"These paintings show polar ends of human cognition: really complicating simple things and then not understanding the vastness of it all," he says animatedly.
"A marine biologist told me something really fascinating - that planet Earth is only the fifth-best mapped object in the solar system. I was absolutely thrown by that. The depths (in the seascapes) are measured in fathoms, which is a play on words; a comment on how little we really know."
So is he much of a science nut? "I wouldn't be able to speak with any authority on it … I'm interested in it as I see how it can be applied to my understanding of everyday life. There's room in science for creativity and beauty, absolutely."
A "curious and mischievous" child, Jeffers grew up in north Belfast, the second of four brothers.
It was a creative family and their father, a retired teacher, encouraged the boys from an early age; How to Catch a Star is dedicated to him. Jeffers' mother, a nurse, died in 2000 after a long battle with MS.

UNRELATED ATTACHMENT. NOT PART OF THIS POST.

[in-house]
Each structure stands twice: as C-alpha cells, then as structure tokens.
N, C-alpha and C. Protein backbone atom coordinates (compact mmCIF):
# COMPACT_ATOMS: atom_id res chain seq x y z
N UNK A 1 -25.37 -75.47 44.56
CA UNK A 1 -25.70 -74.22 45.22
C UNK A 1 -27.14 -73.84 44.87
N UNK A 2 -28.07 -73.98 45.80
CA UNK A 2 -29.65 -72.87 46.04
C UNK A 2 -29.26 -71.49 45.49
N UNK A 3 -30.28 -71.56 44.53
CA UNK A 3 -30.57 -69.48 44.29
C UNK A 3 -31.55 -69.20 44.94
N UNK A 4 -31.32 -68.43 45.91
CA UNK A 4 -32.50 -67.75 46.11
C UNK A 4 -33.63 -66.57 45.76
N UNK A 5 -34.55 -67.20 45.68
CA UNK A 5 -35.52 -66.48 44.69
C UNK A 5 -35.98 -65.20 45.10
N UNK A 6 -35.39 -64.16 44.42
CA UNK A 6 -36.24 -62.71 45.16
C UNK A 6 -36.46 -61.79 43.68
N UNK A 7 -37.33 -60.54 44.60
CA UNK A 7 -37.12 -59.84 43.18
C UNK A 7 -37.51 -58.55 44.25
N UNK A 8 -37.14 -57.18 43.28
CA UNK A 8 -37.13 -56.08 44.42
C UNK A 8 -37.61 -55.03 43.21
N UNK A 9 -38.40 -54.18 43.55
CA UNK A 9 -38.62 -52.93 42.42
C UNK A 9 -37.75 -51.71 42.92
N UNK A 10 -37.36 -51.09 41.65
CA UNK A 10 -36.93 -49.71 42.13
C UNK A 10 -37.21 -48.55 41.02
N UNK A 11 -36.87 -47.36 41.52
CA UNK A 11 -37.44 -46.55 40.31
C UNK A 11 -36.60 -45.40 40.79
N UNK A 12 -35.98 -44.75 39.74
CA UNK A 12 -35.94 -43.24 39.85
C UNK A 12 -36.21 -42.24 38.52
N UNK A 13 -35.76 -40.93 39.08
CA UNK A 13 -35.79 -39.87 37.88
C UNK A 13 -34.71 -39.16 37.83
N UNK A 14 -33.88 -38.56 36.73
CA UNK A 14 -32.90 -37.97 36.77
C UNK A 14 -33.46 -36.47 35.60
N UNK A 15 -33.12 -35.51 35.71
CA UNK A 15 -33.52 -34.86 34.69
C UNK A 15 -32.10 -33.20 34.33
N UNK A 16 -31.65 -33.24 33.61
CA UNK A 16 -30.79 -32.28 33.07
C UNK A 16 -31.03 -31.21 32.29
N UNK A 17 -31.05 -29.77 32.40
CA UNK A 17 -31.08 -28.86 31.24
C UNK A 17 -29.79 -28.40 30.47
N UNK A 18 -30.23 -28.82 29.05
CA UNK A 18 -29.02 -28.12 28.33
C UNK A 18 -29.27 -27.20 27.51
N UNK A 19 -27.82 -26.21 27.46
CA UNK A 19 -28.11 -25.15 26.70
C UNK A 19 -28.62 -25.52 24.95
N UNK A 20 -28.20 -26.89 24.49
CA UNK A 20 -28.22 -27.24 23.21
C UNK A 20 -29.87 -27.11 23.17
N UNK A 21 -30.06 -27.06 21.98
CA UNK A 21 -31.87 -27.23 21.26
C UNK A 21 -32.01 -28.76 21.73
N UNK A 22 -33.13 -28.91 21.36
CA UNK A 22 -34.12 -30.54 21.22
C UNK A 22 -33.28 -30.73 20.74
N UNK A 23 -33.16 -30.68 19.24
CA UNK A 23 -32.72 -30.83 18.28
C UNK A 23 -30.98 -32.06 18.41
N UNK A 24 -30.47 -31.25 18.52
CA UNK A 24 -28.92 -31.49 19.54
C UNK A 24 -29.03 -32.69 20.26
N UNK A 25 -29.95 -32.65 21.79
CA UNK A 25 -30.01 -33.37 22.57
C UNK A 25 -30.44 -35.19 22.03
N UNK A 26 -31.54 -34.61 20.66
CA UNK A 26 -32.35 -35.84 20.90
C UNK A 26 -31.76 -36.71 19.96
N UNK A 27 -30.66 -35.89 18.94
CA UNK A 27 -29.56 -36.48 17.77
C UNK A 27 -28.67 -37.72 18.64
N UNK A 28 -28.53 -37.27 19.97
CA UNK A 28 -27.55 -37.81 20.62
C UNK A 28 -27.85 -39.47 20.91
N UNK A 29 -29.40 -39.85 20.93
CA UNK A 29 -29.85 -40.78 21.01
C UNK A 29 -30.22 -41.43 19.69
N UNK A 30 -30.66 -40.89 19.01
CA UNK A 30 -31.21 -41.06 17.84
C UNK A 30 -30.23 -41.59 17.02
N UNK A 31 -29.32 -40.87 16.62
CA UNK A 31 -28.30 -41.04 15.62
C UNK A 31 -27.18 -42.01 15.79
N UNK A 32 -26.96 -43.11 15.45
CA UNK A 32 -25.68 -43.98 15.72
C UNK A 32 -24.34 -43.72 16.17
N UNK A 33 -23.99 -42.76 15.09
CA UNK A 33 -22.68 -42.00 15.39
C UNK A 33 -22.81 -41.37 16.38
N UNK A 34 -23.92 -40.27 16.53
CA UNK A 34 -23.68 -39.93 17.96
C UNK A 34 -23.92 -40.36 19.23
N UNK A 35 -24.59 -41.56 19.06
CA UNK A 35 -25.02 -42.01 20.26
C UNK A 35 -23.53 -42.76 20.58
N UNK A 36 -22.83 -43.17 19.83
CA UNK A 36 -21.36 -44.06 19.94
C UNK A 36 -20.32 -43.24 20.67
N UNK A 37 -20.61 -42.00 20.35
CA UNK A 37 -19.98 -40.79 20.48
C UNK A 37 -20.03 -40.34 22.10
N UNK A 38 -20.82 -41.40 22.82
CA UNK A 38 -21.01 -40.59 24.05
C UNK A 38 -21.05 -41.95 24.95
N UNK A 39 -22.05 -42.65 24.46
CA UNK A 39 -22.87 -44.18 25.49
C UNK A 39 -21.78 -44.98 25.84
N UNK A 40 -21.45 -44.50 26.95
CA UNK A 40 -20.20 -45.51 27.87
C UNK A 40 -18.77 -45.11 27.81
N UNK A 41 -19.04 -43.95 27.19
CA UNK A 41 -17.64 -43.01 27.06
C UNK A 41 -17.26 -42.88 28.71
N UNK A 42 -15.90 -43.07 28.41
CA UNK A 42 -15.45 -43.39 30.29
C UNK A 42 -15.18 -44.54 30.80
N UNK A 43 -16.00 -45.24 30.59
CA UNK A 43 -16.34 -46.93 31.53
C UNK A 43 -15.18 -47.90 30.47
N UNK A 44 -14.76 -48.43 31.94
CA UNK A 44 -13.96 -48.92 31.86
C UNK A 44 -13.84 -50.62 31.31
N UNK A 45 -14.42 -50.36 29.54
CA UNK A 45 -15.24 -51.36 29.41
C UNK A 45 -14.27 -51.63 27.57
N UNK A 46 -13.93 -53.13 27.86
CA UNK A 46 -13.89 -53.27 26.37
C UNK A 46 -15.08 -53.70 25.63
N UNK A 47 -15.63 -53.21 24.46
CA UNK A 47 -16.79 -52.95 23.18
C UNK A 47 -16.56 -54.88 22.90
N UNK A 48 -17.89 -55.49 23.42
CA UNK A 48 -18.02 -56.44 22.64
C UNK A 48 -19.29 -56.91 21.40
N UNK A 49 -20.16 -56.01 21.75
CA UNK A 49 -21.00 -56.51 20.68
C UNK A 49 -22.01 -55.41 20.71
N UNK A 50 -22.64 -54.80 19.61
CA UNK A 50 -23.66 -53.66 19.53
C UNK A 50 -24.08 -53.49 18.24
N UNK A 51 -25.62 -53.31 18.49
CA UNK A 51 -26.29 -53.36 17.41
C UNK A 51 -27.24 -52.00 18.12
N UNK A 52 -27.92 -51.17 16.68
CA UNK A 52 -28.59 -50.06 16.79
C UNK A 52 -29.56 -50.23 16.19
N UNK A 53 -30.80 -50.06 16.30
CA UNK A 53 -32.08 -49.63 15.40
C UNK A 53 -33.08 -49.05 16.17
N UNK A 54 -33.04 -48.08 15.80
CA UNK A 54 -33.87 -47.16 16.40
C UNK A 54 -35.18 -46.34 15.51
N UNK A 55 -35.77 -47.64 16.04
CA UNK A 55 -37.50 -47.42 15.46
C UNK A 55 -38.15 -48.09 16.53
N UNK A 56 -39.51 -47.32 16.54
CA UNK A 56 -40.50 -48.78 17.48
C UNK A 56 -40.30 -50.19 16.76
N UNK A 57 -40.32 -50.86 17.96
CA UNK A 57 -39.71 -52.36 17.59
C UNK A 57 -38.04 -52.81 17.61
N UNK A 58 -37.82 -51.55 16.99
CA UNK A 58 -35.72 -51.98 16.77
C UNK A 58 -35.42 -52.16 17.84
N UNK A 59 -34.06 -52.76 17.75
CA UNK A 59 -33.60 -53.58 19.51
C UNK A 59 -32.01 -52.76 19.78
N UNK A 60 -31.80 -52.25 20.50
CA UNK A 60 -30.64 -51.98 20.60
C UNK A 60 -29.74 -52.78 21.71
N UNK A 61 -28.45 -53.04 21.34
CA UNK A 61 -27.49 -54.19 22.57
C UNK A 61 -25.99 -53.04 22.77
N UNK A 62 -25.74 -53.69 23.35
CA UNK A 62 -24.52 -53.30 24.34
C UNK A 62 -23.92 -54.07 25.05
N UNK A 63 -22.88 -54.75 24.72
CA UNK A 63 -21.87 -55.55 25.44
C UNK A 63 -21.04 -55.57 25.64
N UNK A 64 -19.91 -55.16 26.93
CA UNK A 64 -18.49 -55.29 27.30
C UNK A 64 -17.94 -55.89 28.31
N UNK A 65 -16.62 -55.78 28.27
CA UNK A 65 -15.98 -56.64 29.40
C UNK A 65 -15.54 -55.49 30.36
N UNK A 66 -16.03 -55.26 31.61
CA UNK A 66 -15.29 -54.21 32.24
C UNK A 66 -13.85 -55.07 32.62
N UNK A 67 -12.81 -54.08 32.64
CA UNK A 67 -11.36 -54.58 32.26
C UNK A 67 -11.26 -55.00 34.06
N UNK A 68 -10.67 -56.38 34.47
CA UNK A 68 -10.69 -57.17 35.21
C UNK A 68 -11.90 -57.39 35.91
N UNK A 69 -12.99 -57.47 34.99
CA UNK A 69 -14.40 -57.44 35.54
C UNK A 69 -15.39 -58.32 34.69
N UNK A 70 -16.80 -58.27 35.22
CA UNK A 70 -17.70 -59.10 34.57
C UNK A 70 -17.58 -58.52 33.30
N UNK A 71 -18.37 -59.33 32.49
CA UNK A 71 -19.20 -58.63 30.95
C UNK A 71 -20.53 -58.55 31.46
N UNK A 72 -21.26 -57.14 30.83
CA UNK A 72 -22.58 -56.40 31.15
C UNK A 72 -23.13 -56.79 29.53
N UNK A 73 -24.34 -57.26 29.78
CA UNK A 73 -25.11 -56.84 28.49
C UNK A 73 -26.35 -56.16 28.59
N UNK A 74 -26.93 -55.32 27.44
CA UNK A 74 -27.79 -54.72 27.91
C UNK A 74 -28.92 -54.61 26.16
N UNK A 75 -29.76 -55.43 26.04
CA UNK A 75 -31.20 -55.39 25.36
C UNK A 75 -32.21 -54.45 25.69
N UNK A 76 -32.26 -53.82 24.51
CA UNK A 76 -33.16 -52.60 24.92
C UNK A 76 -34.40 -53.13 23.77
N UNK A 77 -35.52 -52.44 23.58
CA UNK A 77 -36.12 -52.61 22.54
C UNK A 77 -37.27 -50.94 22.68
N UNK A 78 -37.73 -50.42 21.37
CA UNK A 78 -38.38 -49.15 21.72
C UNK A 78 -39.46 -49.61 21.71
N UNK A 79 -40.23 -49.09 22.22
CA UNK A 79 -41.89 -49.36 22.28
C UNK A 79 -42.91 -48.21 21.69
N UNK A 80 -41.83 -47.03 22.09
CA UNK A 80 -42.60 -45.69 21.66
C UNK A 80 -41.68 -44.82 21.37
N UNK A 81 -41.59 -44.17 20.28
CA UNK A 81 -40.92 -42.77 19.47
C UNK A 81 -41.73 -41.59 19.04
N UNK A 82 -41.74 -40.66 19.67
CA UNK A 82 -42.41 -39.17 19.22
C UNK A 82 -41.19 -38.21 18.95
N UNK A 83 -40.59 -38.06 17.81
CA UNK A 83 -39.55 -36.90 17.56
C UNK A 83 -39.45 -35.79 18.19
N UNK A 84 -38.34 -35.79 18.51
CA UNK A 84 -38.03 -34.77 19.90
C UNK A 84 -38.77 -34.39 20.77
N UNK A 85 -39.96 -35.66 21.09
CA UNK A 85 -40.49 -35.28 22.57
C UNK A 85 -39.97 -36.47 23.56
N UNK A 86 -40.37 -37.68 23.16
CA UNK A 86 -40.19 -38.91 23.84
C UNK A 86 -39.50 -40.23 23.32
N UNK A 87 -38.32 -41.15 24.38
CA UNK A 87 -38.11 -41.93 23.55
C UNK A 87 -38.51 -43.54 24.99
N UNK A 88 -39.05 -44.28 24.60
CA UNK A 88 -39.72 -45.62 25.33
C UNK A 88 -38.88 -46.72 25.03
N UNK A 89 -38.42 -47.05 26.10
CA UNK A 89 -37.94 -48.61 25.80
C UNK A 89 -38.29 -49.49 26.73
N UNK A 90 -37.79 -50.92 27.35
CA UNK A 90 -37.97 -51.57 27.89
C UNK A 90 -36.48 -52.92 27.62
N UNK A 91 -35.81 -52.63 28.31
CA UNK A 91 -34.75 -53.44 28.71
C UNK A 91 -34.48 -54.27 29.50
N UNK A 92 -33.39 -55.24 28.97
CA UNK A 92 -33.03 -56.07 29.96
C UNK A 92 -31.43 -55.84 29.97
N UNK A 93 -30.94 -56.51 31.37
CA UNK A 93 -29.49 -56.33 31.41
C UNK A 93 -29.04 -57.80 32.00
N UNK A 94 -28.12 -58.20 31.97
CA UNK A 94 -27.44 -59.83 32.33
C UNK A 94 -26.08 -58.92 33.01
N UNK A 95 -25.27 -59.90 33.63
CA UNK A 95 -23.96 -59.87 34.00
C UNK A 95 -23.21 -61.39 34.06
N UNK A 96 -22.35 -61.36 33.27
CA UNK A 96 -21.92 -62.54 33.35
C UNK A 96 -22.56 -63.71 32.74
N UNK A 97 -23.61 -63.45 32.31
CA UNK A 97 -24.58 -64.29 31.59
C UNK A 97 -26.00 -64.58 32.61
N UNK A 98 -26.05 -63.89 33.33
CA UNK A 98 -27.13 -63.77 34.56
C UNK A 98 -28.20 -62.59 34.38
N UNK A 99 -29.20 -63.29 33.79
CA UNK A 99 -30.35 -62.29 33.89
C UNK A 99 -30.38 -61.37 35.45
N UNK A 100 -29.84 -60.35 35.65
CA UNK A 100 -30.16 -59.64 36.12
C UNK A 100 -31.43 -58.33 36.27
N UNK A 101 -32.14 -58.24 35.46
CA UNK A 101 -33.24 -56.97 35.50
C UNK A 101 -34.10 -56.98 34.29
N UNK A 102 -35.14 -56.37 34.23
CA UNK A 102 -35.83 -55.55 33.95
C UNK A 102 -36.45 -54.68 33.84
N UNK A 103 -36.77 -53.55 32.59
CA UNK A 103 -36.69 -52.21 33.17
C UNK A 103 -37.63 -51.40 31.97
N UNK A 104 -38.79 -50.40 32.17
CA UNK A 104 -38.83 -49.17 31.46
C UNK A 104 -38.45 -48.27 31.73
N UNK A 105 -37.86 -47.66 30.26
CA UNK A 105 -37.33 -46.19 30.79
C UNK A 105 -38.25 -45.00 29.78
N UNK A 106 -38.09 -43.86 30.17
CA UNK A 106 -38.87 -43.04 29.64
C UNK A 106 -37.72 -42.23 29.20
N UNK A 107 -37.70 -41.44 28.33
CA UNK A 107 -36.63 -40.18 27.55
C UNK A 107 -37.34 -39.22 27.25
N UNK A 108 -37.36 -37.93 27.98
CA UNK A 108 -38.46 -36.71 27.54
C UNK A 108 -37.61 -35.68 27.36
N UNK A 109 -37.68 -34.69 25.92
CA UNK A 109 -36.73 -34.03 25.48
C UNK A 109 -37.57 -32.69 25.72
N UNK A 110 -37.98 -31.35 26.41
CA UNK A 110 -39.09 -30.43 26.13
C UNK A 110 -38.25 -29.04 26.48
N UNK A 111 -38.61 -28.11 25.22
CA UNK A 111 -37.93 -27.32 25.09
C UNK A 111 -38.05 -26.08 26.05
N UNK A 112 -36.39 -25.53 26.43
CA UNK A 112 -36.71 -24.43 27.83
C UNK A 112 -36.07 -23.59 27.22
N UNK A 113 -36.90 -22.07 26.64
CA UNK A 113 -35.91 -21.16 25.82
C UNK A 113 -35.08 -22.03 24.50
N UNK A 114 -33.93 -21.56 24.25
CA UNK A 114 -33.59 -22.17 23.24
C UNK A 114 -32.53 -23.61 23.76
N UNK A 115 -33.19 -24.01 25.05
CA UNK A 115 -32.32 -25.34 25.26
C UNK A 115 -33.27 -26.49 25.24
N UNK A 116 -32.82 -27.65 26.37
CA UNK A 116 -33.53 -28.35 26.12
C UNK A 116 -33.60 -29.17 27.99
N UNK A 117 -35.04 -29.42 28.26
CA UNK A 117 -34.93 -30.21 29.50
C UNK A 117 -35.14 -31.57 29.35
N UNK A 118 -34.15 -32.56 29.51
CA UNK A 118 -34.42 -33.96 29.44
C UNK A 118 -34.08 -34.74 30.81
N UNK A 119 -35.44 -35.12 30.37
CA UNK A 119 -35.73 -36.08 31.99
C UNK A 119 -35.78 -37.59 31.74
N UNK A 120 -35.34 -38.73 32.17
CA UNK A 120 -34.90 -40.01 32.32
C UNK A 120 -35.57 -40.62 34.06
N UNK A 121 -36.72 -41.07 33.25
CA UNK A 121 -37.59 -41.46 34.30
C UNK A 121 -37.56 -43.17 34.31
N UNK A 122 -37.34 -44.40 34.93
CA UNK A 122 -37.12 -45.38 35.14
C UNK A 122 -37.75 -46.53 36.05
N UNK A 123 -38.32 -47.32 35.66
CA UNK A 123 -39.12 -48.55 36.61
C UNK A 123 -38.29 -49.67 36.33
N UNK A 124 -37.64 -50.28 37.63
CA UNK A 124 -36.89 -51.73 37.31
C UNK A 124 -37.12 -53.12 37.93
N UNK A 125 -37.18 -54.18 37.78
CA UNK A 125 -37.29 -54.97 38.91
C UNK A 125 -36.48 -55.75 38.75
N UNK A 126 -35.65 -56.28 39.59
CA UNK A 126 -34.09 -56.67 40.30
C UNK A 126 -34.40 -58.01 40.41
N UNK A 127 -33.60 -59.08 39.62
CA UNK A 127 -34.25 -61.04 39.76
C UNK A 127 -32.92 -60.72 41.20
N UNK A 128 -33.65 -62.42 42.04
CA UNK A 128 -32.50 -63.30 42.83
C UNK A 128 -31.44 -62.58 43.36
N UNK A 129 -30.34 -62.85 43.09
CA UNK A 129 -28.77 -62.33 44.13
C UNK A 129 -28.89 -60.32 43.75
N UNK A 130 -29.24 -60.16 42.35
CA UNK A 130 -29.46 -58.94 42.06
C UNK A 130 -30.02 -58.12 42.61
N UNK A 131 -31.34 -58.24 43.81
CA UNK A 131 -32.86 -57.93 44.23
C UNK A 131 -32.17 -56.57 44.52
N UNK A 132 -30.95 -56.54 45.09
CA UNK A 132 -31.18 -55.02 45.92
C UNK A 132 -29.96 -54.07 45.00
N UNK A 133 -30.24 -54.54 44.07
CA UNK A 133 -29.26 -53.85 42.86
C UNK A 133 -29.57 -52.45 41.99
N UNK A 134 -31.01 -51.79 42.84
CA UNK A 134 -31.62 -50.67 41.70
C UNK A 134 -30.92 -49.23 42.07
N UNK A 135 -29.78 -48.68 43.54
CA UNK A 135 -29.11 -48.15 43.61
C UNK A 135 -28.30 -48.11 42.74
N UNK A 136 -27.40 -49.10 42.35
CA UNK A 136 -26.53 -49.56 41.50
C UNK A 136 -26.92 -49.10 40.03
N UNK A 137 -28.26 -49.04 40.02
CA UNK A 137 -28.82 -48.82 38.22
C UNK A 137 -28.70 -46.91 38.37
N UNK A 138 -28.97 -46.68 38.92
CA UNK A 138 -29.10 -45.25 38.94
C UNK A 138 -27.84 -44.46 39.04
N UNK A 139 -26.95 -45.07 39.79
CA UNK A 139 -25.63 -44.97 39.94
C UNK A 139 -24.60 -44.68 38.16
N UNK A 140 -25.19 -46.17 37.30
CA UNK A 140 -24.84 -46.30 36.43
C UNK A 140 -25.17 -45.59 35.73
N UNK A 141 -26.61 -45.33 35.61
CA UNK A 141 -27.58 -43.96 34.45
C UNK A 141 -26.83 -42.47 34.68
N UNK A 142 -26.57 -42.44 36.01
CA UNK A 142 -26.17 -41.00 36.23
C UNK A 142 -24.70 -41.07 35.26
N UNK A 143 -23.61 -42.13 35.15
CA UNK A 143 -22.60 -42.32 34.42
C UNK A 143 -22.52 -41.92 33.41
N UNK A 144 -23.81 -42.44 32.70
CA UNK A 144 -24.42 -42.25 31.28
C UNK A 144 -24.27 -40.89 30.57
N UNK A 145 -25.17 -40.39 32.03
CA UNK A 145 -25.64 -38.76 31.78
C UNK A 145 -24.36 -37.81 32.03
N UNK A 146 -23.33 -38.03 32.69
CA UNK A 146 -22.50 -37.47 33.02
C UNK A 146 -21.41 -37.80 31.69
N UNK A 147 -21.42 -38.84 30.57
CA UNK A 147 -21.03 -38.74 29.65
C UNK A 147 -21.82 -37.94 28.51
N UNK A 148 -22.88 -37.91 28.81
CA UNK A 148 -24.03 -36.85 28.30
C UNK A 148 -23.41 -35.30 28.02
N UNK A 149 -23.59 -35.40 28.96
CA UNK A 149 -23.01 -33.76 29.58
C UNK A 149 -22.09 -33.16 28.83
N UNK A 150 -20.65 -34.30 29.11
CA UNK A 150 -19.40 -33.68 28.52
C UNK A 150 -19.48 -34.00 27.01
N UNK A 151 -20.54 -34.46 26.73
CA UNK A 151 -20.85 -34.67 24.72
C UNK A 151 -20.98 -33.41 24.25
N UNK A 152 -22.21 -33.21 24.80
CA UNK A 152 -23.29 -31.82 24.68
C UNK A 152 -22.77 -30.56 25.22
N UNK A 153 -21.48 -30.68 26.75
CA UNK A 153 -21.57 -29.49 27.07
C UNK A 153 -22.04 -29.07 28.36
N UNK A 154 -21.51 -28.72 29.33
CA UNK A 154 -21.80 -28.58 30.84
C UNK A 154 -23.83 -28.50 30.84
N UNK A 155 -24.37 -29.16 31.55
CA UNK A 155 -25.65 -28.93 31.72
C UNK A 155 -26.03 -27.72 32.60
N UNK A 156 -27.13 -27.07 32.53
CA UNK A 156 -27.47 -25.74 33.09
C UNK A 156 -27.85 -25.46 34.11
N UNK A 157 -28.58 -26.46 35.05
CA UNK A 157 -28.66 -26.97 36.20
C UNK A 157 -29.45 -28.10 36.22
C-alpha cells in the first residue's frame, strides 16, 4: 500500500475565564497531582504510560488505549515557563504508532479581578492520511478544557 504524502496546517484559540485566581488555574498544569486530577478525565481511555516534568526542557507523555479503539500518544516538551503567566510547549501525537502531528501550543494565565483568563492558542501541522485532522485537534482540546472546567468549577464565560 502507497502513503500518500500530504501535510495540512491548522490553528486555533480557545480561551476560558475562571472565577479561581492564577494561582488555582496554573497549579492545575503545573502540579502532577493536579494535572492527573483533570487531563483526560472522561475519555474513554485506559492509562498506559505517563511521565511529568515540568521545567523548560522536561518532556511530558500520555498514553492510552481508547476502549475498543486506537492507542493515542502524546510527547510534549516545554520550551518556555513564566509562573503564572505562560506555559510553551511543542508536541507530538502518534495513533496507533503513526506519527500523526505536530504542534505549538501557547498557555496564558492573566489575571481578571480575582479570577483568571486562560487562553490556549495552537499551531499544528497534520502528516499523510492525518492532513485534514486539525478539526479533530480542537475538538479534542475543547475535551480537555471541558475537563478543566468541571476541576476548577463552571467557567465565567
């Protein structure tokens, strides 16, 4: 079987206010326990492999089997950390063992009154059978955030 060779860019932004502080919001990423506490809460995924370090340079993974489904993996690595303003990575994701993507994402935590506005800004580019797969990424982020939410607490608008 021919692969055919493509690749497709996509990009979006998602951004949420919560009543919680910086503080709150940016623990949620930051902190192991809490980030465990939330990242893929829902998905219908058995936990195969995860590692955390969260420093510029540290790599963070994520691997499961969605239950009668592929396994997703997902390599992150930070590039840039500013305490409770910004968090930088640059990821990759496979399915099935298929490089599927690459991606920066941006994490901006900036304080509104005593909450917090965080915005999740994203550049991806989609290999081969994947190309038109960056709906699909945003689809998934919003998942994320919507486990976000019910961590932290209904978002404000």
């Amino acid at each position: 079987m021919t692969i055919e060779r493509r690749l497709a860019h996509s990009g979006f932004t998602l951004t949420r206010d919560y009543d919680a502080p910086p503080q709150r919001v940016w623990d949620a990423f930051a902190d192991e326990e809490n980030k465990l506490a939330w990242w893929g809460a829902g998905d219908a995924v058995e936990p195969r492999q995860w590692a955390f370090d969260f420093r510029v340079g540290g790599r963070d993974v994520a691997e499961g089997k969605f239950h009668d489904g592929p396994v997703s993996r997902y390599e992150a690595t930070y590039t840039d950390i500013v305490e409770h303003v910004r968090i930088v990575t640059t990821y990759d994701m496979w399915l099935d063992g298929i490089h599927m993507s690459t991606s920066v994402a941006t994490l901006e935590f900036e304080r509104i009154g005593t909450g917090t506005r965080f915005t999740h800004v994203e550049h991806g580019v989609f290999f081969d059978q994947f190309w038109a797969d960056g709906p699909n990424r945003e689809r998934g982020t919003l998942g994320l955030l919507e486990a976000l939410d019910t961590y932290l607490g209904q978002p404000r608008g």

Despite nearly a decade in New York, Jeffers' accent remains strong, with only the odd Americanism slipping into conversation.
"I was shipped to summer camp in upstate New York when I was 11 - my dad had a connection and I was offered a scholarship. I kept in touch with a bunch of people and went to stay in New York City when I was 20 and had the time of my life," he says fondly. "A few years later I went again and exhibited there, and it felt like anything was possible.
"There's a mentality in Belfast certainly, and in the UK and Ireland, that is just … not pessimism as such, but people aren't as enthusiastic about how they spend their time.
"The energy in Brooklyn felt right to me. I don't mean in a holistic sense, I mean actual, palpable energy."
Jeffers returns to Belfast twice a year, but is planning to visit more now that he has a son. He says he has a very Irish love of storytelling - "History has always been passed on through stories; there's an art to it" - and first realised that he had talent after "being pulled out of PE aged six to help design the set for the school play".
He is still, in some ways, that curious child: "I am my own target audience. I just want to satisfy my own sense of curiosity. It so happens that a bunch of four and five-year-olds share my sense of humour."